Three years ago, I had a reasonably good dinner on Capitol Hill at a little spot called Thomas Street Bistro. I’d met up with a friend, and a couple of his friends showed up in the course of the evening, and a music student from Cornish dropped by to play a few tunes. It wasn’t great, but it wasn’t expensive, and I wrote a post that was mildly encouraging. But this quirky neighborhood spot, all of 20 seats, with a French owner-chef, Adam Freeman, who did everything himself (cook, wait tables, wash dishes) fell victim to the crack-cocaine of so-called “social media” coupons (Groupon, Living Social, Tippr, Amazon Daily Deal, and many more).
It’s easy to see why a restaurant owner would become addicted to Groupons: the deal goes live, promising bargain-hunters a half price dinner (or massage, or vacation, or lasik eye surgery). Click! Within a short period (a day, three days), hundreds of people sign up. Groupon, having collected tens of thousands of dollars, sends the merchant somewhere between half and two thirds of the take. Great news for the merchant: depending on the deal, he’s suddenly holding a four-to-five-figure check. It’s as if Mr. Belvedere stopped in for dinner and left a million-dollar tip!
Groupons may bring 500 or 1,000 people into your restaurant, but now you’ve got to feed them. Feed them for free. It’s break-even at best if your food costs are 25 percent of what your menu price, assuming that you’ve carefully put aside your Groupon check to cover the cost of feeding the hordes of new customers. Trouble is, that money’s long gone. Bills, payroll, back rent, taxes, special projects.
The math is simple: a single Groupon “bump” of $15,000 costs the user up to $35,000 in foregone revenue. (Briefly: 1,000 x 50%-off Groupons @ $25 each = $15,000 cash to restaurant requiring $50,000 worth of food at full price, they’d have $50,000. Instead, they’ve “borrowed” $15,000 against future free dinners. That’s outrageously expensive advertising, or else an extortionist loan rate.) If you told a restaurant owner he’d have to pay $70 cash to bring in a four-top, he’d call you crazy, but that’s what Groupons cost. I used to say it would be cheaper to corral people with a $20 bill; with Groupons, it’s cheaper to give them $20 to stay away.
And once you get a Groupon “bump,” you can’t stop. Every social media sales rep in Seattle will call you day and night, will stop in, will send email, will not leave you alone. Eventually, most restaurant owners give in and try again. Our friend Adam Freeman–whose restaurant was so small, and overhead so low, that he really, truly did not need a full house to break even–nonetheless continued to offer online discount deals. To get bigger payments from the daily-deal pushers, he had to inflate the price of his dinners to unrealistic levels; meantime, more customers meant higher expenses, so he had to cut corners. His regulars were crowded out by coupon-wielding newcomers whose negative reaction to the food, service and ambience was voiced with increasing frequency on Yelp: “Yuk!”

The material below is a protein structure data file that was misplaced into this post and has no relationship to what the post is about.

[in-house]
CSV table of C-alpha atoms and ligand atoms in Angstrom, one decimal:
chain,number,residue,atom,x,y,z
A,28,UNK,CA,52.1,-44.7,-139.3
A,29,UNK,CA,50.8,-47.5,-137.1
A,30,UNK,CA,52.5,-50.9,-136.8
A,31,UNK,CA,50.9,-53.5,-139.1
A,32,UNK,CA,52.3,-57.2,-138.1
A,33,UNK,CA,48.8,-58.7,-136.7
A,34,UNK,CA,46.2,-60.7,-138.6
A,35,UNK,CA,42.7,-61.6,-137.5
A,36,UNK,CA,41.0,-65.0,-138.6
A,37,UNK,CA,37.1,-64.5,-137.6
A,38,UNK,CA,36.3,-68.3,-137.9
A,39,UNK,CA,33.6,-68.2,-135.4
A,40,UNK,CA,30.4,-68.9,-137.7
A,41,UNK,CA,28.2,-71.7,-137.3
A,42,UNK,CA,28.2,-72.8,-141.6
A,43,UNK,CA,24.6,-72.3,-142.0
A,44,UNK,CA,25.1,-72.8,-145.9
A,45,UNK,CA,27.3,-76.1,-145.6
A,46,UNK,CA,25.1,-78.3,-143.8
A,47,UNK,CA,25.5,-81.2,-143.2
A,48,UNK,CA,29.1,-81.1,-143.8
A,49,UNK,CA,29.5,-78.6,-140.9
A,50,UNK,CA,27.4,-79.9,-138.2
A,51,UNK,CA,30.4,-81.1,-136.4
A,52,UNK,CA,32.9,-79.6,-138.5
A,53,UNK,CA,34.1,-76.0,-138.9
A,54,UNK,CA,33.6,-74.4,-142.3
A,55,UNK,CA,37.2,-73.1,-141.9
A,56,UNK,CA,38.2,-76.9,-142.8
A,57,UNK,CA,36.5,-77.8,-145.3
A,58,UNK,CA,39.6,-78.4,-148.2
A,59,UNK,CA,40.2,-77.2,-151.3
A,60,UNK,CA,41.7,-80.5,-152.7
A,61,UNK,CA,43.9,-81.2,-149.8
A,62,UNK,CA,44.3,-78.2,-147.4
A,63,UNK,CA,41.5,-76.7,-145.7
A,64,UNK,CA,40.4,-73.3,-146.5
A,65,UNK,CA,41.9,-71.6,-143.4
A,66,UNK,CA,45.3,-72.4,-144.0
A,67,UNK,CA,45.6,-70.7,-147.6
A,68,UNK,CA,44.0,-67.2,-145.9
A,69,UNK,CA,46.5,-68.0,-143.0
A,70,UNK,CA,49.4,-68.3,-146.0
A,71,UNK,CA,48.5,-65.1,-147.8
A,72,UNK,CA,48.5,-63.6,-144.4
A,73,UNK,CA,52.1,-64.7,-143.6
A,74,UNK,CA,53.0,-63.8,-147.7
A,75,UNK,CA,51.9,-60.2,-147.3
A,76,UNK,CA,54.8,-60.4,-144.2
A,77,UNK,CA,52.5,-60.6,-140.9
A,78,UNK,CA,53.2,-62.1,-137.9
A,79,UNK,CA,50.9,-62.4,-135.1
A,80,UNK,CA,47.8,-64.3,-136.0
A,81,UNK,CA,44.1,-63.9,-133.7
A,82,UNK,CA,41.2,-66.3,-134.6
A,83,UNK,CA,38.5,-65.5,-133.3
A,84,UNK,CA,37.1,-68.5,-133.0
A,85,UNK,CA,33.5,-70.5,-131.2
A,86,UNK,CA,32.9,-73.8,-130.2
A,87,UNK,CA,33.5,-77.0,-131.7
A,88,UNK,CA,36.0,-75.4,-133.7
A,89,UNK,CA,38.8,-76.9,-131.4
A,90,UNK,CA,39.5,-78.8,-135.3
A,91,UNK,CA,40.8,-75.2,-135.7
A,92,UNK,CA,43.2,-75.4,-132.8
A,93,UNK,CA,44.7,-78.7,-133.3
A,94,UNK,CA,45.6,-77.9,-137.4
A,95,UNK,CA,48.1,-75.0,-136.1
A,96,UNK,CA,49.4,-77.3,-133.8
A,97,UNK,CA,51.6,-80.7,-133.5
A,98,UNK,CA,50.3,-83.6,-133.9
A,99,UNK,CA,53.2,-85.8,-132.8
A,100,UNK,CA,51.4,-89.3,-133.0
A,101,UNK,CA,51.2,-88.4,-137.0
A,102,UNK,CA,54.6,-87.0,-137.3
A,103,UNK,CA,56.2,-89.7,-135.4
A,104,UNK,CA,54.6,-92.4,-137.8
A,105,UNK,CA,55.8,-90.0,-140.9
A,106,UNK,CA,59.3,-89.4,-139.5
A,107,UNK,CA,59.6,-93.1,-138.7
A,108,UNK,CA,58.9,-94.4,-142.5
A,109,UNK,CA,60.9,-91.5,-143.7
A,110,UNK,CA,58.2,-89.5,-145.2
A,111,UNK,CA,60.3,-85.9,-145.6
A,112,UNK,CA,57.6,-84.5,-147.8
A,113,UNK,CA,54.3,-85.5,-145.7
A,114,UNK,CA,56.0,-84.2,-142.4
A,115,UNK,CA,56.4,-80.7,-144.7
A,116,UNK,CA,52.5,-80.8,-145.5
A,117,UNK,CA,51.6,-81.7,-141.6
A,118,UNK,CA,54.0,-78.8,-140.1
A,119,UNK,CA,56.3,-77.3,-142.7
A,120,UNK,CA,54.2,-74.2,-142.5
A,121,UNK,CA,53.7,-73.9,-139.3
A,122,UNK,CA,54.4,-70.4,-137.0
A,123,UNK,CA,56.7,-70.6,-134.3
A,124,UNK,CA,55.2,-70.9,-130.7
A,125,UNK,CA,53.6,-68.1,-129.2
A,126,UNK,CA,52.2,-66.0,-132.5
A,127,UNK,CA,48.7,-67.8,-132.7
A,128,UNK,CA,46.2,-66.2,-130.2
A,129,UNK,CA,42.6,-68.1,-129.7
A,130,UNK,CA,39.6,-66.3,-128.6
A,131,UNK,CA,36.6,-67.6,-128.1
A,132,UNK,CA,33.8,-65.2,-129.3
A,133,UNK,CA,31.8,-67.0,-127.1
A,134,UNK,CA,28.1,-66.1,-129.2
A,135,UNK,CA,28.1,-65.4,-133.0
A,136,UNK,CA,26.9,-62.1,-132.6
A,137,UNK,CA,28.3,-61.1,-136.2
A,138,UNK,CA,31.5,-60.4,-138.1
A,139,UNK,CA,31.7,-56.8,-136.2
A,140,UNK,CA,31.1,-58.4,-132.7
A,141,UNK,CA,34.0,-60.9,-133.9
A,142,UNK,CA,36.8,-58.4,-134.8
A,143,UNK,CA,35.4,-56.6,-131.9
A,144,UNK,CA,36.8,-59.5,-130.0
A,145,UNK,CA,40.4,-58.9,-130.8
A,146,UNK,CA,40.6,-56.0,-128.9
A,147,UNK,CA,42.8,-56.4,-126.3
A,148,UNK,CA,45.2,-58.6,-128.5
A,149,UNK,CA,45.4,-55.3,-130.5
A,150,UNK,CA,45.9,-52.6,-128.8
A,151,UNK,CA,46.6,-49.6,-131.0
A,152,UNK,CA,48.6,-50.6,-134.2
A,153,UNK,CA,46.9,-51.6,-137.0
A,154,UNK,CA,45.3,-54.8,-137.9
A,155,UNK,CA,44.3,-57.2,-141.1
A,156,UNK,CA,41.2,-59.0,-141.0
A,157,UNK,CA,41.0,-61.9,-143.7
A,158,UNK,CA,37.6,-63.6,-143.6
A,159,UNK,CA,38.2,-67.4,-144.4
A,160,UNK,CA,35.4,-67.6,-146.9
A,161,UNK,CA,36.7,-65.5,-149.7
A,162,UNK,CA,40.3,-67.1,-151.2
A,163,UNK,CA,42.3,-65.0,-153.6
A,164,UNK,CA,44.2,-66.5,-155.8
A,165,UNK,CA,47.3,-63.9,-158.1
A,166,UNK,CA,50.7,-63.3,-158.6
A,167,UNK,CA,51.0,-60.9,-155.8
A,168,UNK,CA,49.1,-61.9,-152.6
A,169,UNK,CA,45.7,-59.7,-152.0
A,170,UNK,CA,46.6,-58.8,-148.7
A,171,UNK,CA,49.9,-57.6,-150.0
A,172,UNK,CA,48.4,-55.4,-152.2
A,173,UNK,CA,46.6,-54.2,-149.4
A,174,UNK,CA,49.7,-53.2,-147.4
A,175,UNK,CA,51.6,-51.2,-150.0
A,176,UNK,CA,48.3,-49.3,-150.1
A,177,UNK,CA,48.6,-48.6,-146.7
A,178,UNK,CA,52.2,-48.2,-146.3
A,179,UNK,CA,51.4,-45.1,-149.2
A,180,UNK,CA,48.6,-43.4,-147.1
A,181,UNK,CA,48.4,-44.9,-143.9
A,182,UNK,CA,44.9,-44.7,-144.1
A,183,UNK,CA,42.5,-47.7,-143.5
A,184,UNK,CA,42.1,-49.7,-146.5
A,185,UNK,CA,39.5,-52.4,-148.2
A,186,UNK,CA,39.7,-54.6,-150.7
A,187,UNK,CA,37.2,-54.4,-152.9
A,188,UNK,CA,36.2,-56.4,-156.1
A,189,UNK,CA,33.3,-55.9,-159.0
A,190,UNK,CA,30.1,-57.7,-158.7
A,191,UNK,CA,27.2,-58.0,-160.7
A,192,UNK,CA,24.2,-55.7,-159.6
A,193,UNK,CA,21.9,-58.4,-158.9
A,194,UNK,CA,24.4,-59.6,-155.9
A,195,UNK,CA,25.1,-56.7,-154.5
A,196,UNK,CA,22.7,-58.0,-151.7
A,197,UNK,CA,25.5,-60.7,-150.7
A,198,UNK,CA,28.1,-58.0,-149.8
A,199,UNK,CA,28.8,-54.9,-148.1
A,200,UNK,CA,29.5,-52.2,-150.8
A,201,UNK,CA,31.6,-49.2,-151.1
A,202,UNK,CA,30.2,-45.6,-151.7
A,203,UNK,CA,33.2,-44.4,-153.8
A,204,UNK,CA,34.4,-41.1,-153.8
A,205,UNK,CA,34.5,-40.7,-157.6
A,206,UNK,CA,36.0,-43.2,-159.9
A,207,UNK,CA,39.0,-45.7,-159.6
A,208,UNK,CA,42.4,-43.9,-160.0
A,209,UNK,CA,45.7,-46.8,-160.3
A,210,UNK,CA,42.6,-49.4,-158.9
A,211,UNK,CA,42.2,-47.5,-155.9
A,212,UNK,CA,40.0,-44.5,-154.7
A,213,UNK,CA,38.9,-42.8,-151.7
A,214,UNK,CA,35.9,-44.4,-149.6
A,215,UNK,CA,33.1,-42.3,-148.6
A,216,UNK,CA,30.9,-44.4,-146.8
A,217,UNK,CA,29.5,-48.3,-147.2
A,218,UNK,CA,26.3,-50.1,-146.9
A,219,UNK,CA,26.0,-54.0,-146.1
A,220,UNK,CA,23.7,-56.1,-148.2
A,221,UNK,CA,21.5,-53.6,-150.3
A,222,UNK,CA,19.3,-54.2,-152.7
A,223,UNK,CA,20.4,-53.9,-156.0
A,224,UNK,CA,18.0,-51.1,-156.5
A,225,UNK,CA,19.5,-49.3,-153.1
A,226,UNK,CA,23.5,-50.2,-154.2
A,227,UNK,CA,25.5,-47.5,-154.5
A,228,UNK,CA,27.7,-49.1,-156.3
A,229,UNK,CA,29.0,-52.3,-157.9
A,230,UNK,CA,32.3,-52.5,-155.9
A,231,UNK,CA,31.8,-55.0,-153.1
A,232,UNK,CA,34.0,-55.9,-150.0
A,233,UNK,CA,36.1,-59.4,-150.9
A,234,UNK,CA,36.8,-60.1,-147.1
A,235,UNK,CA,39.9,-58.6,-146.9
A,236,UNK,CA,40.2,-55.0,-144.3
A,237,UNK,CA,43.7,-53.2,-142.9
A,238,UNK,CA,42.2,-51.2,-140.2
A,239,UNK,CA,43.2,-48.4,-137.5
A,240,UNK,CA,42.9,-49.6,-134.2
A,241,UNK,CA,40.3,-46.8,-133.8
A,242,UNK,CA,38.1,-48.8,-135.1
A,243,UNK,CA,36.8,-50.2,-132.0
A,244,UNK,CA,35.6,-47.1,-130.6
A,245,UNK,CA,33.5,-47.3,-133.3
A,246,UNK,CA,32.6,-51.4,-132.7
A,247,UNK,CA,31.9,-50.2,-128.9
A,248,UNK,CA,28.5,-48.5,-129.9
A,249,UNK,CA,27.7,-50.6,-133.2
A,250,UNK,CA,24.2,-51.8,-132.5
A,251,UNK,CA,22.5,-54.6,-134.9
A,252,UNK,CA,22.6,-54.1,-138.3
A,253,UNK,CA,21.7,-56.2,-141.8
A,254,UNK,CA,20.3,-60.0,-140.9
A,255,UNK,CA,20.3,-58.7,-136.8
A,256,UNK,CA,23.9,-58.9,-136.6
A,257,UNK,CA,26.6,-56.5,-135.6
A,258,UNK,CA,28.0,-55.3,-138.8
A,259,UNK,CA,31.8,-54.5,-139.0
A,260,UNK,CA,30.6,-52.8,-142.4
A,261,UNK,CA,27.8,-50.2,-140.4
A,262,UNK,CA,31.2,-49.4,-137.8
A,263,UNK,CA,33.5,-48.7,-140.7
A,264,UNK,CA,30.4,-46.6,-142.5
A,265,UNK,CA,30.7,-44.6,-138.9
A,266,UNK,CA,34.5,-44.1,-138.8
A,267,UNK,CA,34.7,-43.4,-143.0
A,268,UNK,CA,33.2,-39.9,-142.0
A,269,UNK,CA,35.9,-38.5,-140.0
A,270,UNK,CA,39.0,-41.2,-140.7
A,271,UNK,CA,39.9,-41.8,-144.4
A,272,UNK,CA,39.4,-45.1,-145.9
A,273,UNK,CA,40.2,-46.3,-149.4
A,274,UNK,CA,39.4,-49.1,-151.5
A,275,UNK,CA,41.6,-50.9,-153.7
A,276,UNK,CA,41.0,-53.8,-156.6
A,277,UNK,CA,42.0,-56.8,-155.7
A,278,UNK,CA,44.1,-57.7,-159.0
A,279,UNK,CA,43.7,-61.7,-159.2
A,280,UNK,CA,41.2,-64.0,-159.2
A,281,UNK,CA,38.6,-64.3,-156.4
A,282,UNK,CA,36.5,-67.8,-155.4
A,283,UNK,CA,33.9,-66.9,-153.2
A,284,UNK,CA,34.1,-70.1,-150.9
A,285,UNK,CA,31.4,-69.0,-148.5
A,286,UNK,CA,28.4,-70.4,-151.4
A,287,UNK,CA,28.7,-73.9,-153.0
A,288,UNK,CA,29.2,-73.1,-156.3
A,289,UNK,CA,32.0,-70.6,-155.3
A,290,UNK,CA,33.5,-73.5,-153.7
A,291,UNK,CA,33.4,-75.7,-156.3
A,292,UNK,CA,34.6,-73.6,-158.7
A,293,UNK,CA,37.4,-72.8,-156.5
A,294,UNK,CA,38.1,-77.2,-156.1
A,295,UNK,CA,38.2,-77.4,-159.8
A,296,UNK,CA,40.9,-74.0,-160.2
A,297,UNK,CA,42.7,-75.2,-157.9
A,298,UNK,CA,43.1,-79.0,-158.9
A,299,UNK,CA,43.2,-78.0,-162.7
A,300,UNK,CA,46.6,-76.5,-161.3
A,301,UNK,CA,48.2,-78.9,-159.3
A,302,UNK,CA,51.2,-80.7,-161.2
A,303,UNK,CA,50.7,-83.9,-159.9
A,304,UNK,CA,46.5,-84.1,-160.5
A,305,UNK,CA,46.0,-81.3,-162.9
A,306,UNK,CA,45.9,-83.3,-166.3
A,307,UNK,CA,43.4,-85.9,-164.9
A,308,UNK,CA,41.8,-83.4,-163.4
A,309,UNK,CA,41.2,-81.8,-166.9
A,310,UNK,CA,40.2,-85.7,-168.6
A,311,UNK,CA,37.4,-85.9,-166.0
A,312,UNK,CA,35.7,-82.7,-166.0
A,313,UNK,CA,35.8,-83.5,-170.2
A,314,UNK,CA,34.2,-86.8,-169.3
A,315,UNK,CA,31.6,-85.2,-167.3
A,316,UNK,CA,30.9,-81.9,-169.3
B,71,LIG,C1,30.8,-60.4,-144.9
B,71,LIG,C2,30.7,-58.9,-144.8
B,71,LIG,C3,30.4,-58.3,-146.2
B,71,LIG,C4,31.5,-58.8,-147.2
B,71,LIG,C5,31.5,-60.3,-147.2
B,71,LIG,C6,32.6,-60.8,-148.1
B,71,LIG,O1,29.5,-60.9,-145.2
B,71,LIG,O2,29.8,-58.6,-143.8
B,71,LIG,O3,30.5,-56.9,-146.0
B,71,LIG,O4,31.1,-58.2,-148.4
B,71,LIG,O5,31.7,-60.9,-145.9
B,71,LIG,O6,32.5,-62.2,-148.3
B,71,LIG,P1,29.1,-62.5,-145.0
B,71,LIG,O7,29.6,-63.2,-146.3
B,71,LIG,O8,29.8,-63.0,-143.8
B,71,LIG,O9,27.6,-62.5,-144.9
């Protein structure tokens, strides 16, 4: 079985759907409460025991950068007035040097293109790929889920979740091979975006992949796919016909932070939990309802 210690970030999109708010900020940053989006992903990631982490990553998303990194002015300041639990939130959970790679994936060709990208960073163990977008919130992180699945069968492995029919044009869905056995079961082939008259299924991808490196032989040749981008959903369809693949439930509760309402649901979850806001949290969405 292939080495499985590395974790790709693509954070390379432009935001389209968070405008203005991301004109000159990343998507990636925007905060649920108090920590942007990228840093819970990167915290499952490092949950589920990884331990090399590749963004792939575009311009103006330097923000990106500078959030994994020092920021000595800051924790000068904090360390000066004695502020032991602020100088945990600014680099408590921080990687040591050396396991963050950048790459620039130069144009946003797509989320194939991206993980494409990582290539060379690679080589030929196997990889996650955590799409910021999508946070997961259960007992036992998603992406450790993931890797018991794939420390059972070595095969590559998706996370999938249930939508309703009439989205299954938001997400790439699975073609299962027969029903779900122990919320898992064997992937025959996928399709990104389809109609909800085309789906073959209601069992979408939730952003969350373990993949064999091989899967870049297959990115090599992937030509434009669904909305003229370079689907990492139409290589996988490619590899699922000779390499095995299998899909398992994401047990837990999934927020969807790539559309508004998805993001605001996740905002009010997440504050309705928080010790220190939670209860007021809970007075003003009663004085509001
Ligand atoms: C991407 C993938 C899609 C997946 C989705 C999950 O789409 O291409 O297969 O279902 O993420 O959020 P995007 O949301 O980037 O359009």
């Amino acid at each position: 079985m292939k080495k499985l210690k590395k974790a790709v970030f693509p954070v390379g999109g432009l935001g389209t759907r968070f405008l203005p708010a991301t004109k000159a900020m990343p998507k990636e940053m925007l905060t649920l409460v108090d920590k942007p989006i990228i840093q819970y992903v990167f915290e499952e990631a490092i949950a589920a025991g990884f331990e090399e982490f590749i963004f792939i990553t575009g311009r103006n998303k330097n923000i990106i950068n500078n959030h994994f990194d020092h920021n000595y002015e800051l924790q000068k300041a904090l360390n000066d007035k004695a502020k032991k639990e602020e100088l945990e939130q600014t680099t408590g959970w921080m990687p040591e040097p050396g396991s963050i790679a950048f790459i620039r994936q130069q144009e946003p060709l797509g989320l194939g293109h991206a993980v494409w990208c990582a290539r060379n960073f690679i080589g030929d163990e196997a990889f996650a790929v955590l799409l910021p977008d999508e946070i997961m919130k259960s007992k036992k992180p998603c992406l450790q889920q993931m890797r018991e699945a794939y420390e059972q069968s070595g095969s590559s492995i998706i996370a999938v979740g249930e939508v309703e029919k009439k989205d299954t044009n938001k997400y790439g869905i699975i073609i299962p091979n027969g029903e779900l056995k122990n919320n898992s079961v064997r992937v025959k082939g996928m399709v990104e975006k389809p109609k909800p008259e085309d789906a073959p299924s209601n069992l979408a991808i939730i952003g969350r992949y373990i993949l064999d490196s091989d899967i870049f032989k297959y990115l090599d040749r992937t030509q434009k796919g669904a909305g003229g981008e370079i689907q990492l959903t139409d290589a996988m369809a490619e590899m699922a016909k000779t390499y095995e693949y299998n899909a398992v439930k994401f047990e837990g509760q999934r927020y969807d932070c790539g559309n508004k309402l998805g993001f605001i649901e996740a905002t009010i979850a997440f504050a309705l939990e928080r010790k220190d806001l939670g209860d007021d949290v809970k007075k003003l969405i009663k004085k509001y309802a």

Finally, Groupon couldn’t take it any more. As complaints rolled in and Freeman’s Yelp rating fell to two and a half stars, out of five, they pulled their current deal.
Now let me say with absolute confidence, from the vantage point of a longtime industry observer and occasional paid consultant to Seattle restaurants, that users of Groupons and their siblings hardly ever return for a full-price meal. No, make that never. Never ever. Did I say never? I meant never. You’ve trained them that your food is worth half of what your menu says it costs, you’ve trained them that you undervalue your own product. There’s no incentive for restaurants to provide anything like the full-price experience in terms of carefully prepared food; and, since coupon-users almost never tip on the actual menu price, there’s no incentive for waitstaff to provide anything but perfunctory service.
I should add that bargain-hunting cheapskate diners–the embodiment of today’s Entitlement Culture–are the worst, pickiest customers imaginable. They complain, incessantly, about everything, right or wrong, texting from the table about their waiters, the food on their plates, the decor, the music.
Even with the brutal reviews on Yelp, though, Freeman tells the Capitol Hill Seattle blog, “I think we achieved what we wanted. We achieved enough return business from those daily deals.” Assuming he’s sophisticated enough to have tracked repeat customers, he’s looking to the future: “We think what is best now is to go back to being a small neighborhood business.”
And yet: the user is on his way to becoming a pusher himself. Freeman is the founder of a new venture called Pricemobster, which he describes as a merchant-owned publisher of daily deals. In a rare admission that maybe, just maybe, restaurants that use coupons to drive traffic are making a big mistake, the Pricemobster site quotes Freeman: “he realized that while the business owners received a large influx of cash all at once, many were actually losing money and not gaining either customer loyalty or appreciation.”
Thomas St. Bistro, 421 E Thomas St, Seattle, (206) 307-9131